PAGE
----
A critical analysis of basic income experiments for researchers, policymakers, and citizens / Karl Widerquist.

Widerquist, Karl, author.
Cham, Switzerland : Palgrave Macmillan, [2018] , ©2018
Exploring the basic income guarantee
Exploring the basic income guarantee
xi, 167 pages ; 22 cm.
Basic income -- Research.
Welfare economics.
Finance, Public.
Economics -- Psychological aspects.
Labor economics.
Economics -- Psychological aspects.
Finance, Public.
Labor economics.
Welfare economics.
At least six different Universal Basic Income (UBI) experiments are underway or planned right now in the United States, Canada, the United Kingdom, Finland, and Kenya. Several more countries are considering conducting experiments. Yet, there seems to be more interest simply in having UBI experiments than in exactly what we want to learn from them. Although experiments can produce a lot of relevant data about UBI, they are crucially limited in their ability to enlighten our understanding of the big questions that bear on the discussion of whether to implement UBI as a national or regional policy. And, past experience shows that results of UBI experiments are particularly vulnerable to misunderstanding, sensationalism, and spin. This book examines the difficulties of conducting a UBI experiment and reporting the results in ways that successfully improve public understanding of the probable effects of a national UBI. The book makes recommendations how researchers, reporters, citizens, and policymakers can avoid these problems and get the most out of UBI experiments.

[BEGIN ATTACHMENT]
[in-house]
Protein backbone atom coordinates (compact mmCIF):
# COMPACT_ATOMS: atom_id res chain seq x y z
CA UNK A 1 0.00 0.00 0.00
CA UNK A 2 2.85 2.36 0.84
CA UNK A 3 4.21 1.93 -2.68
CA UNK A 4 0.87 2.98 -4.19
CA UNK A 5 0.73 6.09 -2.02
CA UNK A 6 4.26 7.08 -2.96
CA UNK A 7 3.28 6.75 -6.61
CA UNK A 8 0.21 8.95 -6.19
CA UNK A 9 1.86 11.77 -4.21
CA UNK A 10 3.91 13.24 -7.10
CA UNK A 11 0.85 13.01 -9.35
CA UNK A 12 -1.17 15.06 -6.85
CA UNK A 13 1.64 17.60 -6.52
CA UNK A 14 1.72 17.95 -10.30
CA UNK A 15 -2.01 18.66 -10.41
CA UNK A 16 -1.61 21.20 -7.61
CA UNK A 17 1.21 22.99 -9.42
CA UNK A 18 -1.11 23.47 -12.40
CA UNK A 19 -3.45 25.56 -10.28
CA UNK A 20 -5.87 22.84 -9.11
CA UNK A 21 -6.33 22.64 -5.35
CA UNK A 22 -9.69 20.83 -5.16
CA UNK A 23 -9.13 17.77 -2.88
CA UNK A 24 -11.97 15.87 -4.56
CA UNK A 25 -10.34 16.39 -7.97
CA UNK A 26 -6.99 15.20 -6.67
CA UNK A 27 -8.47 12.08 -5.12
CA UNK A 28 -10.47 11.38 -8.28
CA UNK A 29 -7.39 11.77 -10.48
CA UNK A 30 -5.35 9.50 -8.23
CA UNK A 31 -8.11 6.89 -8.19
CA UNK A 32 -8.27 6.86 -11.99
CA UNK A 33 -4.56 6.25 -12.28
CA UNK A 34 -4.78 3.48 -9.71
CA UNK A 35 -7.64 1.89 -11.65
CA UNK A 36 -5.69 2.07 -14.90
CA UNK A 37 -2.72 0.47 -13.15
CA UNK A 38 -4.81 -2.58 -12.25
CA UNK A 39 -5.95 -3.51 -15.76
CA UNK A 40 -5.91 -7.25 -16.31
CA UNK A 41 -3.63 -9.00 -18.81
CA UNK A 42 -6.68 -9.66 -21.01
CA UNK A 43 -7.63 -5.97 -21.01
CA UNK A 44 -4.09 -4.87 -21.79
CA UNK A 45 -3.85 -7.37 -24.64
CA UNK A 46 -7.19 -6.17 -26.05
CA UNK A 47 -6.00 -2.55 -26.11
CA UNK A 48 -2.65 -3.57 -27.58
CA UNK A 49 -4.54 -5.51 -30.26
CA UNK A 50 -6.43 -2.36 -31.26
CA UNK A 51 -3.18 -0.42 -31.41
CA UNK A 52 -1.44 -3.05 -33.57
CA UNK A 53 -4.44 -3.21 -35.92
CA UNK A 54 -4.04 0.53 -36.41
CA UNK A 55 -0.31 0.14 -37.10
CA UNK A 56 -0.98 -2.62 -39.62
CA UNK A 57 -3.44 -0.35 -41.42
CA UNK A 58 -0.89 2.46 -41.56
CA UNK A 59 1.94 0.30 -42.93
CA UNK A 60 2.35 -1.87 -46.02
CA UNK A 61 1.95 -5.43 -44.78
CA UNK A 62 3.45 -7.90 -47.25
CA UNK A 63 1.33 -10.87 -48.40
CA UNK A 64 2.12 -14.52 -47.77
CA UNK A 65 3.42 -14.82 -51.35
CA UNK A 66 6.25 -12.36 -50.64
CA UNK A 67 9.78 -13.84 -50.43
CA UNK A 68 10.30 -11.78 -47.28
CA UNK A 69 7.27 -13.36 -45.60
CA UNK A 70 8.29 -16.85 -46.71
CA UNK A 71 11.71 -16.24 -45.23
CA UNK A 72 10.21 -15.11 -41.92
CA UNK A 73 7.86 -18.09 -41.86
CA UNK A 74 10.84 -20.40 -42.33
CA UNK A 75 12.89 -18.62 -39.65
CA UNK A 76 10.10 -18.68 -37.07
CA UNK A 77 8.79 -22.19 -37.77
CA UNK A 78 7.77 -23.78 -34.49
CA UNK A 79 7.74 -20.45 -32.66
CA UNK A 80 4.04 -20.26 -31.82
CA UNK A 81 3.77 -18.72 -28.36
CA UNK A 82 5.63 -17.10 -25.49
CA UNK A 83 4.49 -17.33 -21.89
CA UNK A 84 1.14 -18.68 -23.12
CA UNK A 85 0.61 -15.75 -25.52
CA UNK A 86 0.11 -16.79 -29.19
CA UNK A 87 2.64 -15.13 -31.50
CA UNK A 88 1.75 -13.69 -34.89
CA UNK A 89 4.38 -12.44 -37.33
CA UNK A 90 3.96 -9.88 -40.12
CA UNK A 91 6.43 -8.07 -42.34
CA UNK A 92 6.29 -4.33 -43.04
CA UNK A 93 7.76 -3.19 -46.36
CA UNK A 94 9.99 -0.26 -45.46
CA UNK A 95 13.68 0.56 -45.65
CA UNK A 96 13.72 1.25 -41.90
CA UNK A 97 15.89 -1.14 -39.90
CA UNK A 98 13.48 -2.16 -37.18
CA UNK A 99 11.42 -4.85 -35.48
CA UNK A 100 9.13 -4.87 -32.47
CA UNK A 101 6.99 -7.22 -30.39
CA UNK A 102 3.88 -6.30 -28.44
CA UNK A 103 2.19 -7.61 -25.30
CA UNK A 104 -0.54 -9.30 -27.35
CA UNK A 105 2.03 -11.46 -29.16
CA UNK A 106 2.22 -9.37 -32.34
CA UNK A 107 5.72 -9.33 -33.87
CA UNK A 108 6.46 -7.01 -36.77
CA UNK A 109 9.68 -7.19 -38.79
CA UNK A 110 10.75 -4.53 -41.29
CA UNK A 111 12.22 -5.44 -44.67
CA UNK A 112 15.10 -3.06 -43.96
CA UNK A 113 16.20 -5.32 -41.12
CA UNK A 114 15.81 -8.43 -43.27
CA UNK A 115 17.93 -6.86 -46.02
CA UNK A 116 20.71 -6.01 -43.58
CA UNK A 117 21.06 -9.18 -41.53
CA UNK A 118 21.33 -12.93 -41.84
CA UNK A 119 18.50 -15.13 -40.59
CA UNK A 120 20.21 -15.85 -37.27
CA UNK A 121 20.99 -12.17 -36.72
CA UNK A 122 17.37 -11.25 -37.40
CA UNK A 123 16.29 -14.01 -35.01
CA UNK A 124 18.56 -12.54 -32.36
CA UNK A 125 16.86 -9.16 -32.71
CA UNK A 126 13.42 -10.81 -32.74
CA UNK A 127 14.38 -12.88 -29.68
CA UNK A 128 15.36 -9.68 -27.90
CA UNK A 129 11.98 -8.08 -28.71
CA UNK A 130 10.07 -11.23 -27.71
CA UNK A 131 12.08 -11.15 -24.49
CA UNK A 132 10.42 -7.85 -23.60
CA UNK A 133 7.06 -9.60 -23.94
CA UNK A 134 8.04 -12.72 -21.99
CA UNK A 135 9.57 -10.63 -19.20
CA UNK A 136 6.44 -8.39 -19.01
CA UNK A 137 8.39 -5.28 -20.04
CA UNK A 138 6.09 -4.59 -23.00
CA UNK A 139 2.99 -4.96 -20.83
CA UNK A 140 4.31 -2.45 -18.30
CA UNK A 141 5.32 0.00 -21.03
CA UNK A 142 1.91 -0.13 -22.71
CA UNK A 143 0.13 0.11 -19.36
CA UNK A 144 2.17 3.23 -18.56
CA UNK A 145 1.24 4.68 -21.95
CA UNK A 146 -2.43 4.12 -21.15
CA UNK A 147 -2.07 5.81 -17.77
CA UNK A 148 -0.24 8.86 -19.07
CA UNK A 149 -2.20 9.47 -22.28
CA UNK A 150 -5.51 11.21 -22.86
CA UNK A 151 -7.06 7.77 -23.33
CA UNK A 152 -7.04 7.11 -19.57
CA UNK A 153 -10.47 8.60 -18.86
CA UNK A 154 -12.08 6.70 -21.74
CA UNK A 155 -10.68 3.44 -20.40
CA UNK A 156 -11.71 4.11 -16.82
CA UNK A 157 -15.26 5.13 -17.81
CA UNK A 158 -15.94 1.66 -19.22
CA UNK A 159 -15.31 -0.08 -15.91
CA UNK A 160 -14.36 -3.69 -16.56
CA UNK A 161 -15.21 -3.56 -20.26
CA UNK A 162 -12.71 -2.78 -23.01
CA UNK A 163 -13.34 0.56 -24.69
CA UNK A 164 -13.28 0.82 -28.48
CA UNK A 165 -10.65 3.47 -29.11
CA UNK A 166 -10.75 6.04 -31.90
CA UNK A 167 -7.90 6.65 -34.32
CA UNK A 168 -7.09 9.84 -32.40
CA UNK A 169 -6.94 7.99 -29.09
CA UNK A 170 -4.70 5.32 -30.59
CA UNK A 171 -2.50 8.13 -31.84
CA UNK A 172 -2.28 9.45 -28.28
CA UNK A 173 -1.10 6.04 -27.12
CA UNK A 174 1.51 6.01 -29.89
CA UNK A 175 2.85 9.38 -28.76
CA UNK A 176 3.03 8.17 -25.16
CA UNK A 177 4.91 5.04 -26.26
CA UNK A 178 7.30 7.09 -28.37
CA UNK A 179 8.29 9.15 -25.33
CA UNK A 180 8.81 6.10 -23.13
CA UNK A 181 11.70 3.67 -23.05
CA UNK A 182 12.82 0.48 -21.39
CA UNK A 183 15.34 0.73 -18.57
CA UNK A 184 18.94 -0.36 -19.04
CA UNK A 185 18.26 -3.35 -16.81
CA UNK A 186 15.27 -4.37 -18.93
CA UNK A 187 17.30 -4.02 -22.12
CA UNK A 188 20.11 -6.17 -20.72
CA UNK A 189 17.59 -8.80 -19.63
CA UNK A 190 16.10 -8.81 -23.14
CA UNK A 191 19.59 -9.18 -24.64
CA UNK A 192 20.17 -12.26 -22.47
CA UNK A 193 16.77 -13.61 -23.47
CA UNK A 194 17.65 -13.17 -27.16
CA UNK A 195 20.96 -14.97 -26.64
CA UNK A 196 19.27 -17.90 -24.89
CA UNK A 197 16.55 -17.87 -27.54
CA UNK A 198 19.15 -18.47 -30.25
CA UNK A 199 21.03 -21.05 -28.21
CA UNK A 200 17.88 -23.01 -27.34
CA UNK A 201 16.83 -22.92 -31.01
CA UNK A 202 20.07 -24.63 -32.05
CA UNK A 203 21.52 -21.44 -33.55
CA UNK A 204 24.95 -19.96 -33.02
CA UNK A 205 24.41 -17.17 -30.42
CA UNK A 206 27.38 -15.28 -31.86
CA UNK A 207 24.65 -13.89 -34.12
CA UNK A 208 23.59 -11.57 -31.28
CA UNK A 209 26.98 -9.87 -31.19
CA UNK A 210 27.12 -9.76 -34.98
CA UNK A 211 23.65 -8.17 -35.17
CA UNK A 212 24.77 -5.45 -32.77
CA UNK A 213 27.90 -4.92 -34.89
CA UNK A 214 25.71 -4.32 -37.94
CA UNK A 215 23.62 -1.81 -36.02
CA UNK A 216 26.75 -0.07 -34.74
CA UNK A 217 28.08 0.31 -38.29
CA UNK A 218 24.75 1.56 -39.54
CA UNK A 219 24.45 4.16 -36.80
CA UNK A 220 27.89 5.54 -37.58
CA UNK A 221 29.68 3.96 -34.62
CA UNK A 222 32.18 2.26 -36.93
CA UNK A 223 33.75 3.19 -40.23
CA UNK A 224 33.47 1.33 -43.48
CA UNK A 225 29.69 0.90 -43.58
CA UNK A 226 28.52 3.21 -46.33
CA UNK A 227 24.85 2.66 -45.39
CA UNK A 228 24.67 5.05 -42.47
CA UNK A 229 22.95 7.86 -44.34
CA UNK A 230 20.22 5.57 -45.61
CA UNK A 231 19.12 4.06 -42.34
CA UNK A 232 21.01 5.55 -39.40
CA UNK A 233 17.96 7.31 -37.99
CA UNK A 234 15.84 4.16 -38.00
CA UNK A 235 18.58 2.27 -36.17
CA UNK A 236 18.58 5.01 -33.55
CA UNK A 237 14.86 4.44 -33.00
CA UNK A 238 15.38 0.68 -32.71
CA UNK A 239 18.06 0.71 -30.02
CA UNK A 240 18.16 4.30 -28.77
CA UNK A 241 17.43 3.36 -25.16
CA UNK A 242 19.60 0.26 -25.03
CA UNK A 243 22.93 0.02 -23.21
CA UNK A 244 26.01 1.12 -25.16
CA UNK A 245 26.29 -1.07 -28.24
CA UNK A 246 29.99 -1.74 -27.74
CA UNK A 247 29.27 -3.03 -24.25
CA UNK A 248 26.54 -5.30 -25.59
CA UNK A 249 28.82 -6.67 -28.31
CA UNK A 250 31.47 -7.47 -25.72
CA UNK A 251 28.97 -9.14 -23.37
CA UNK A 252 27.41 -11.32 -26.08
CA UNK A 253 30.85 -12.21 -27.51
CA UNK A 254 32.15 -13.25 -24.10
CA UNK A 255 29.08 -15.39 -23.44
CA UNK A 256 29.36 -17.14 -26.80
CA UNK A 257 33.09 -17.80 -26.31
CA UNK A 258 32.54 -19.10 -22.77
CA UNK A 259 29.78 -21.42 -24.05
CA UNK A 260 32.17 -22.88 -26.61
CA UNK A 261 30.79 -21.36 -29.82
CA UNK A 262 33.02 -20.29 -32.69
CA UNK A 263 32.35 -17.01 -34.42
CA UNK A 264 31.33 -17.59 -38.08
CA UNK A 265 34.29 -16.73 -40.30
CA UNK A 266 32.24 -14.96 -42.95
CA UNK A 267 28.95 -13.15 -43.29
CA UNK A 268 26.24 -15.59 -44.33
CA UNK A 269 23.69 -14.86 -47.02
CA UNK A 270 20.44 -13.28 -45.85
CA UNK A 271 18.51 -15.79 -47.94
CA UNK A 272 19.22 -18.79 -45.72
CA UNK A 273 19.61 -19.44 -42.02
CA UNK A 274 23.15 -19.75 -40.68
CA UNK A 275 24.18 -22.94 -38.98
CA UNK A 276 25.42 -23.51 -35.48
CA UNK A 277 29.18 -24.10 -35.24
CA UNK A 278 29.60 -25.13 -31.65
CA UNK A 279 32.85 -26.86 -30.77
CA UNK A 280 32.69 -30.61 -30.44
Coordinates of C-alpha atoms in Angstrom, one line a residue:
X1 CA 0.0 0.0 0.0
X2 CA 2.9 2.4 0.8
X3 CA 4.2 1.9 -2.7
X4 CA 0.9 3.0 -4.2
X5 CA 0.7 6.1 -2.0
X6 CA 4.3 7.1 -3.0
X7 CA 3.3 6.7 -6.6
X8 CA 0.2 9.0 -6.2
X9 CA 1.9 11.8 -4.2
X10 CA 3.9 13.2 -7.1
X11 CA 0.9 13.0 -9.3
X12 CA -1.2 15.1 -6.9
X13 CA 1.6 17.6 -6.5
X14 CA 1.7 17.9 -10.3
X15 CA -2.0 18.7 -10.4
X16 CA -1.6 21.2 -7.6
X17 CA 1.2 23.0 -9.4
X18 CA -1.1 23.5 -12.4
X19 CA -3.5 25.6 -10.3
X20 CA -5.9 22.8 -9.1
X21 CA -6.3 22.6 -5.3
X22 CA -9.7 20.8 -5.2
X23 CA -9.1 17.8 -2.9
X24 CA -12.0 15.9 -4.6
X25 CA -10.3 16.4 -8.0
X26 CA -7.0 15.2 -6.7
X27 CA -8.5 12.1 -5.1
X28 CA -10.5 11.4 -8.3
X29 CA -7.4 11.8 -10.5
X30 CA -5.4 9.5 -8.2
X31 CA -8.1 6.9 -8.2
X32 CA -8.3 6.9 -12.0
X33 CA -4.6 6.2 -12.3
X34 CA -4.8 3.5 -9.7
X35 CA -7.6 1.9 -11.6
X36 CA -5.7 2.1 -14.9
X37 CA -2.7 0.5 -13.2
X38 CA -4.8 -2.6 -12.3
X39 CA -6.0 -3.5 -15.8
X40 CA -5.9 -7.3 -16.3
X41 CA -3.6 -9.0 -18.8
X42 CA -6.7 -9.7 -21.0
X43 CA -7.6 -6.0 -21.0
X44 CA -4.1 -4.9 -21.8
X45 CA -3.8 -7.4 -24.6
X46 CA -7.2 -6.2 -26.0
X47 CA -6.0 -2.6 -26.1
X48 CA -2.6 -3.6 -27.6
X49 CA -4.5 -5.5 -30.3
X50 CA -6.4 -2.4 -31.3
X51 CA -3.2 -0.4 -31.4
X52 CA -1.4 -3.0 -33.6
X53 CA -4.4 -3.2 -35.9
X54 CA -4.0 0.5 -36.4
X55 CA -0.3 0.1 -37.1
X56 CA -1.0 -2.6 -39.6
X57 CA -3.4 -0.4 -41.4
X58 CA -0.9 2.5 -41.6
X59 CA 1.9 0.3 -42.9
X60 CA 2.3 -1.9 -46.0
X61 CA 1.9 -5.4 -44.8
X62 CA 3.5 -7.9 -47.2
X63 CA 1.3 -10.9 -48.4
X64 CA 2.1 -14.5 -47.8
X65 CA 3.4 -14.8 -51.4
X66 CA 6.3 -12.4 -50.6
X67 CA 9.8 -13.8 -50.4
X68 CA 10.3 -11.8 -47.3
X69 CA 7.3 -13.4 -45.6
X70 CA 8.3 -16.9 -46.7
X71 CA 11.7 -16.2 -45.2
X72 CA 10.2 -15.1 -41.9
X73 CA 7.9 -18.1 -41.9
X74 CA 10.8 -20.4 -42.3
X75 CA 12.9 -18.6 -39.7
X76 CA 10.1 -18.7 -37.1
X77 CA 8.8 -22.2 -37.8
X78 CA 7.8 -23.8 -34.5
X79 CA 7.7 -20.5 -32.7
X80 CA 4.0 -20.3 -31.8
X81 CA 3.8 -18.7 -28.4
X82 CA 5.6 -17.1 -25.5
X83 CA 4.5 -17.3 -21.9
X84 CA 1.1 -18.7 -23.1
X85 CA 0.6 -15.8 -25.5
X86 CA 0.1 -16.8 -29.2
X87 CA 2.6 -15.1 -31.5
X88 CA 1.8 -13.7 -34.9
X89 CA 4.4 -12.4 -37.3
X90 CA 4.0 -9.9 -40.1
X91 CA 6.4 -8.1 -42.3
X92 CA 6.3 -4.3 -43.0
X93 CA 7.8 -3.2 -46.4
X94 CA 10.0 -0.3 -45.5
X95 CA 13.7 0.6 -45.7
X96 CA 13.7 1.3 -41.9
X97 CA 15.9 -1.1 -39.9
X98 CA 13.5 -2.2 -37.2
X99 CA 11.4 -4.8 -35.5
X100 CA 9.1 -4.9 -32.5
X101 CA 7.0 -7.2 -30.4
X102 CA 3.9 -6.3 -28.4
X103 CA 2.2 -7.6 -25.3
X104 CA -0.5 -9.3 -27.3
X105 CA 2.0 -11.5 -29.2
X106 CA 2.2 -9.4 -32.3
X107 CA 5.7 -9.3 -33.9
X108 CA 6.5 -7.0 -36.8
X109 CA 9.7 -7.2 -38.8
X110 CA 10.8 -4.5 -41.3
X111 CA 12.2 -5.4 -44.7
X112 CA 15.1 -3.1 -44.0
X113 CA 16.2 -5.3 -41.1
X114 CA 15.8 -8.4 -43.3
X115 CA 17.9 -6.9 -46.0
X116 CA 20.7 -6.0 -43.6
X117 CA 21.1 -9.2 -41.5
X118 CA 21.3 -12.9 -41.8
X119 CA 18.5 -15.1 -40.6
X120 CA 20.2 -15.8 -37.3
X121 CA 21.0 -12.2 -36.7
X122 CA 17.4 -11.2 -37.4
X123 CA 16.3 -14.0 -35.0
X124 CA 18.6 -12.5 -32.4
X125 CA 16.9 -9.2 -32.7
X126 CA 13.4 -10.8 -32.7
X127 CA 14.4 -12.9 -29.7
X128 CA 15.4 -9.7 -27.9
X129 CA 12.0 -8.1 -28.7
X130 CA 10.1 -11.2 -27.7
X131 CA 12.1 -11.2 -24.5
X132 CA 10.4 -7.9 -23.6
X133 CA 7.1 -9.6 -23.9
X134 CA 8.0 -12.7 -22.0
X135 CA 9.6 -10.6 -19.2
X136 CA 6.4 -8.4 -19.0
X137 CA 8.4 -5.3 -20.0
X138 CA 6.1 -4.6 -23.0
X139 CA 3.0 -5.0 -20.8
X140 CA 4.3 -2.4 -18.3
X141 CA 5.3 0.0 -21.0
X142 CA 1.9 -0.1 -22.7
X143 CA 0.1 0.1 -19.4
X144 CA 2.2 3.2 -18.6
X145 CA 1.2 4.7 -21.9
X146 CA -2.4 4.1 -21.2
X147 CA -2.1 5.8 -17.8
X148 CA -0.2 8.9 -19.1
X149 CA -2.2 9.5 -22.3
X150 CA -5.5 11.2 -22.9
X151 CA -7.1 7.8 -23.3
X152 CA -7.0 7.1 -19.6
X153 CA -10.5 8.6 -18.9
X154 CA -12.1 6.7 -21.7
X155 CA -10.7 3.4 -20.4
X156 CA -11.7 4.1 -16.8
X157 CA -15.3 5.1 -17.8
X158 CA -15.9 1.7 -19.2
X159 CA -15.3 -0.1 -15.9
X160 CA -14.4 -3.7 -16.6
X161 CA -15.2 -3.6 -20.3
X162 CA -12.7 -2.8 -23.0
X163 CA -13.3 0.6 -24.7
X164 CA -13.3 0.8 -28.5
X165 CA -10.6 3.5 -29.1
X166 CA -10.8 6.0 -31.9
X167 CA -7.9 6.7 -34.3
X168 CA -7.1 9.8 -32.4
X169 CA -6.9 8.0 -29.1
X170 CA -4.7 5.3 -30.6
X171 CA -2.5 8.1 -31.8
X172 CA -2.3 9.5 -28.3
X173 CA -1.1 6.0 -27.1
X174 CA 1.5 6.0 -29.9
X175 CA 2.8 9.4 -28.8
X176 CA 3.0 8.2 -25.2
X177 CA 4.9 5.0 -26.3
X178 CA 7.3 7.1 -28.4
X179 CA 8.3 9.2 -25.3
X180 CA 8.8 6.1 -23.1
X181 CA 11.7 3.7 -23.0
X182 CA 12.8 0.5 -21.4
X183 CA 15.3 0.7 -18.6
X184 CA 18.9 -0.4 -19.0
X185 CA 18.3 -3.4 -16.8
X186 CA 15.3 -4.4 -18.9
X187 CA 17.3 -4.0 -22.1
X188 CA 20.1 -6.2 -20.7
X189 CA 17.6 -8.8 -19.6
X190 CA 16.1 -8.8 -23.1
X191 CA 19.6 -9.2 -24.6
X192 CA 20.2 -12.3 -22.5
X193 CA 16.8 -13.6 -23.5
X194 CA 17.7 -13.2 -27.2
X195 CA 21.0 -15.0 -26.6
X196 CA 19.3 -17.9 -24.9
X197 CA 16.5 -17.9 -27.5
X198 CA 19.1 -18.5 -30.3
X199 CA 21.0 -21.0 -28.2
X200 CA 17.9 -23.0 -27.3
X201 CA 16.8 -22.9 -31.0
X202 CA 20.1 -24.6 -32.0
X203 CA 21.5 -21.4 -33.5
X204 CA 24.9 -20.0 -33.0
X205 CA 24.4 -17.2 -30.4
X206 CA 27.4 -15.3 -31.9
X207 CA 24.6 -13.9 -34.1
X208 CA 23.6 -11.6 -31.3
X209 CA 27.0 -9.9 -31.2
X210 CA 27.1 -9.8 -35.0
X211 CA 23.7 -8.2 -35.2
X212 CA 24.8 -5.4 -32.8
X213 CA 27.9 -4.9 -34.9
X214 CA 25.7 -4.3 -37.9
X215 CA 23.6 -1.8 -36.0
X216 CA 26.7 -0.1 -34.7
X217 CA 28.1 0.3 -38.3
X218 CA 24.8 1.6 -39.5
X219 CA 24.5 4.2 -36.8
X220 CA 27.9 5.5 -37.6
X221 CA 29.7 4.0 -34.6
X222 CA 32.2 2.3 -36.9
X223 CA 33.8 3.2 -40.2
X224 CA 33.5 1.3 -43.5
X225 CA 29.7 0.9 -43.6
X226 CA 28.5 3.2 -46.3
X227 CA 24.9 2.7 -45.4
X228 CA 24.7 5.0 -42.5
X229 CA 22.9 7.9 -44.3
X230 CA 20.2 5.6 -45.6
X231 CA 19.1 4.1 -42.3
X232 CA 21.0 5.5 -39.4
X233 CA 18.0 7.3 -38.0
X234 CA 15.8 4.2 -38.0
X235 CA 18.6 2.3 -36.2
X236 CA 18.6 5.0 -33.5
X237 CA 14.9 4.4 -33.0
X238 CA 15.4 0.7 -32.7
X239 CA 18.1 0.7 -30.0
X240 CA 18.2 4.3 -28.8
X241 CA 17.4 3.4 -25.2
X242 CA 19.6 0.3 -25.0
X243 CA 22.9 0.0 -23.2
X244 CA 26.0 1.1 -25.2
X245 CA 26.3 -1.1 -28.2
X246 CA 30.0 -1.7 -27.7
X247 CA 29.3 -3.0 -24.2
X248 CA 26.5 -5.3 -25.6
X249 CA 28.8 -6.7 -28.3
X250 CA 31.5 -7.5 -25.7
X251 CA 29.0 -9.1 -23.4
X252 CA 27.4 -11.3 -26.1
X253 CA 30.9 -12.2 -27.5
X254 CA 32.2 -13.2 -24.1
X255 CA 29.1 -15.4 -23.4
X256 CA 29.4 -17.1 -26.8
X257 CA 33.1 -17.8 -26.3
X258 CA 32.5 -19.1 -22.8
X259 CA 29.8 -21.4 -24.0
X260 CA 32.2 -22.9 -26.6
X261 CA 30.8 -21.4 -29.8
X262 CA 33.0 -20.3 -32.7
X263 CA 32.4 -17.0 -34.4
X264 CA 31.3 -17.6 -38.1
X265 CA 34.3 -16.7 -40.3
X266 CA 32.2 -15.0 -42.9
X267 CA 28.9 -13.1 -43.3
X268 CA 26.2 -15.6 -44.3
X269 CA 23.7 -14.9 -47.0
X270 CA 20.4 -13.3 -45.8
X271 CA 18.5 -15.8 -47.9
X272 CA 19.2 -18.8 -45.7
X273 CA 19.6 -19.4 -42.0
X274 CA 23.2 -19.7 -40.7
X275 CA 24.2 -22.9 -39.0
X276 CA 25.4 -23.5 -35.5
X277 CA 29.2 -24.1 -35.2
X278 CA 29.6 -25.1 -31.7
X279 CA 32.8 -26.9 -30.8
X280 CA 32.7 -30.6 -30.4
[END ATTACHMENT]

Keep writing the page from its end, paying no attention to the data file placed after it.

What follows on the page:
Universal basic income and its more testable sibling, the negative income tax
Available testing techniques
Testing difficulties
The practical impossibility of testing UBI
BIG experiments of the 1970s and the public reaction to them
New experimental findings 2009-2013
Current experiments
Why are UBI trials happening now? The political process that brought about UBI experiments in the 20-teens
The vulnerability of experimental findings to misunderstanding, misuse, spin, and the streetlight effect
Why UBI experiments cannot resolve much of the public disagreement about UBI
The bottom line
Identifying important empirical claims in the UBI debate
Claims that don't need a test
Claims that can't be tested with available techniques
Claims that can be tested but only partially, indirectly, or inconclusively
From the dream test to good tests within feasible budgets
Why have an experiment at all?
Overcoming spin, sensationalism, misunderstanding, and the streetlight effect.
Includes bibliographical references (pages 151-155) and index.
Other format:
Electronic version: Widerquist, Karl. Critical analysis of basic income experiments for researchers, policymakers, and citizens.
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